And why is that precisely? No reason is given. And where are the bishops to sort this out to come from? The US, perhaps? Maybe the gruesome results over the last 20 years of self-confident American efforts to tell other people how to run their own affairs might be thought to rule this out? England perhaps? That’s all the Irish need, a few English voices telling them what to do. I think we’ve been there before: it didn’t work. The point is, Mr Weigel, that the Irish spent 800 years shaking off foreign tutelage: they’re certainly not going to accept it now.
The real point about the Irish people is that they have not become disenchanted with the Catholic religion at all; it’s precisely by the moral standards of the Catholic religion that they are now judging all too many bishops and some, a small minority but still far too many, clergy. The child abuse scandals themselves have brought no decline in Mass attendance. On the contrary, far from being the “epicentre” of European anti-Catholicism, the practice of the Catholic religion is one of the highest in Europe.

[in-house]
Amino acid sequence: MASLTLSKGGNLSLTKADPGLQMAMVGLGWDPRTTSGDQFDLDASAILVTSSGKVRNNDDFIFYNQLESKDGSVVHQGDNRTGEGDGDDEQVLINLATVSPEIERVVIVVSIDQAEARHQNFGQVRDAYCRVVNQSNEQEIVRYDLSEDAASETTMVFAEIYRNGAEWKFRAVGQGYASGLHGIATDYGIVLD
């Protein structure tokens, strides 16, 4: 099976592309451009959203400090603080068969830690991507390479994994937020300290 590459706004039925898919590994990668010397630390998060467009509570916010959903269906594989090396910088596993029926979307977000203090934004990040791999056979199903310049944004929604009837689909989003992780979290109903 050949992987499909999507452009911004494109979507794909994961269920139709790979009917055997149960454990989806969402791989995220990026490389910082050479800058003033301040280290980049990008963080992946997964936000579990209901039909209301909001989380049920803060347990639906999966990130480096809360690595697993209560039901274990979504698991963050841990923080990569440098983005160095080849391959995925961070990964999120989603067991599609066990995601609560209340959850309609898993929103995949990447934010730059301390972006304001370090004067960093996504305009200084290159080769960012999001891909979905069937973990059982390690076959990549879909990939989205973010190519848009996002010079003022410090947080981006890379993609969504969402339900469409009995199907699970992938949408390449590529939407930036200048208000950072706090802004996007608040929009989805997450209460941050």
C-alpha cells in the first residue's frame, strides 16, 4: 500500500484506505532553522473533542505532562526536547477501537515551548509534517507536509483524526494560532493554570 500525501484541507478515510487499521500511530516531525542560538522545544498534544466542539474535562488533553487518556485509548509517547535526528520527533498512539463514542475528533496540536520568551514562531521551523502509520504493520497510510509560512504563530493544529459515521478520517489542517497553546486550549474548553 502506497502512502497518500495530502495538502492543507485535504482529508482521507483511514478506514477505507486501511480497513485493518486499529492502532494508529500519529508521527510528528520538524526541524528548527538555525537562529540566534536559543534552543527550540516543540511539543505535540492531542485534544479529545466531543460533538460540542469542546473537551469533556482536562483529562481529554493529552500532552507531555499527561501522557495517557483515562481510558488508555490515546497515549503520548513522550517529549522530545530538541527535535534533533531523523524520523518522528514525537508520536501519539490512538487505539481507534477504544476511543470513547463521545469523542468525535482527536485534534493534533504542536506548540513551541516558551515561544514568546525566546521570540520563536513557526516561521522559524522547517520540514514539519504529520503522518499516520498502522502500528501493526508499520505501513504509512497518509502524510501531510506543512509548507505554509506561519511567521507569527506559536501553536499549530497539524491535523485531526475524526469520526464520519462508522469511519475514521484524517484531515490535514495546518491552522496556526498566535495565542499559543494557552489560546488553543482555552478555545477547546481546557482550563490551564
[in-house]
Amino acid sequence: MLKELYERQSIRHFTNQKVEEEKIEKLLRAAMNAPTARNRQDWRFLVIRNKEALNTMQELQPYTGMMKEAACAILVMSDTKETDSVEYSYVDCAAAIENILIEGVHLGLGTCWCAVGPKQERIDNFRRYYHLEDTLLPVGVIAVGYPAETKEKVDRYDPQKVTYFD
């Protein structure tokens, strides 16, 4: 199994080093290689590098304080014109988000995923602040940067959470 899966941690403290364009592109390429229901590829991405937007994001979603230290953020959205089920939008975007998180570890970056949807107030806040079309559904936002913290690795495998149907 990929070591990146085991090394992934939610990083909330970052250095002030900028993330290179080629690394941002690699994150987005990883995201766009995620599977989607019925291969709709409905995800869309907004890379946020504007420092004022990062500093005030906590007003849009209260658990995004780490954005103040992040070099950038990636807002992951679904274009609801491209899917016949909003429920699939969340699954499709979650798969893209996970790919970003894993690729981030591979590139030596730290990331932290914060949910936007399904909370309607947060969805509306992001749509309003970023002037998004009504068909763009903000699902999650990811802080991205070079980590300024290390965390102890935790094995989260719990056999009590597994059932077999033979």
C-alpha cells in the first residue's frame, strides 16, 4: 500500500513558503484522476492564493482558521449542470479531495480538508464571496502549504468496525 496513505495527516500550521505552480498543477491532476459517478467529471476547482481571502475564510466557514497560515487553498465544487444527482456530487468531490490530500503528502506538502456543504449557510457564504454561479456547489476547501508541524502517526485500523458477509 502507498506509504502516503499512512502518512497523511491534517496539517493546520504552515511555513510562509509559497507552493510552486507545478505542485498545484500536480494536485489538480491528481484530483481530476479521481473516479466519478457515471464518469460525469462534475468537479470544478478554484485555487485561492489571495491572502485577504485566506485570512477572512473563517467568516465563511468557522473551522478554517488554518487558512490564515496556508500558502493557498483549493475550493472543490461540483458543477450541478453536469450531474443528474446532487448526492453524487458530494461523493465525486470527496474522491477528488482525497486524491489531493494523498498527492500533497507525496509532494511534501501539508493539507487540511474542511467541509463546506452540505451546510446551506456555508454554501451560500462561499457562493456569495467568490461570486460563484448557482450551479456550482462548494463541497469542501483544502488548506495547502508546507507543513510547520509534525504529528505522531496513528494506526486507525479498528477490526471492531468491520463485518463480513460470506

As Michael Kelly pointed out in the Irish Catholic in April: “Decline in Church attendance in Ireland happened long before revelations about abuse and the subsequent cover-up. Polls show that in 1981 a staggering 88 per cent of Irish people attended Mass at least once a month, with 82 per cent attending weekly. By 2006 that figure had slipped to just 48 per cent for weekly Mass attendance while that figure climbs to 67 per cent when those who attend at least once a month are factored in. Subsequent polls have been fairly consistent, putting weekly Mass attendance somewhere between 45 per cent and 48 per cent. These are remarkably high figures by western European standards (the latest figures for Italy are 22 per cent and approximately 10 per cent for France).”
So, Mr Weigel, I think it’s back to the drawing board for your “epicentre of European anti-Catholicism”. I don’t know where that would be: but it’s certainly not Ireland. Anti-clericalism, maybe…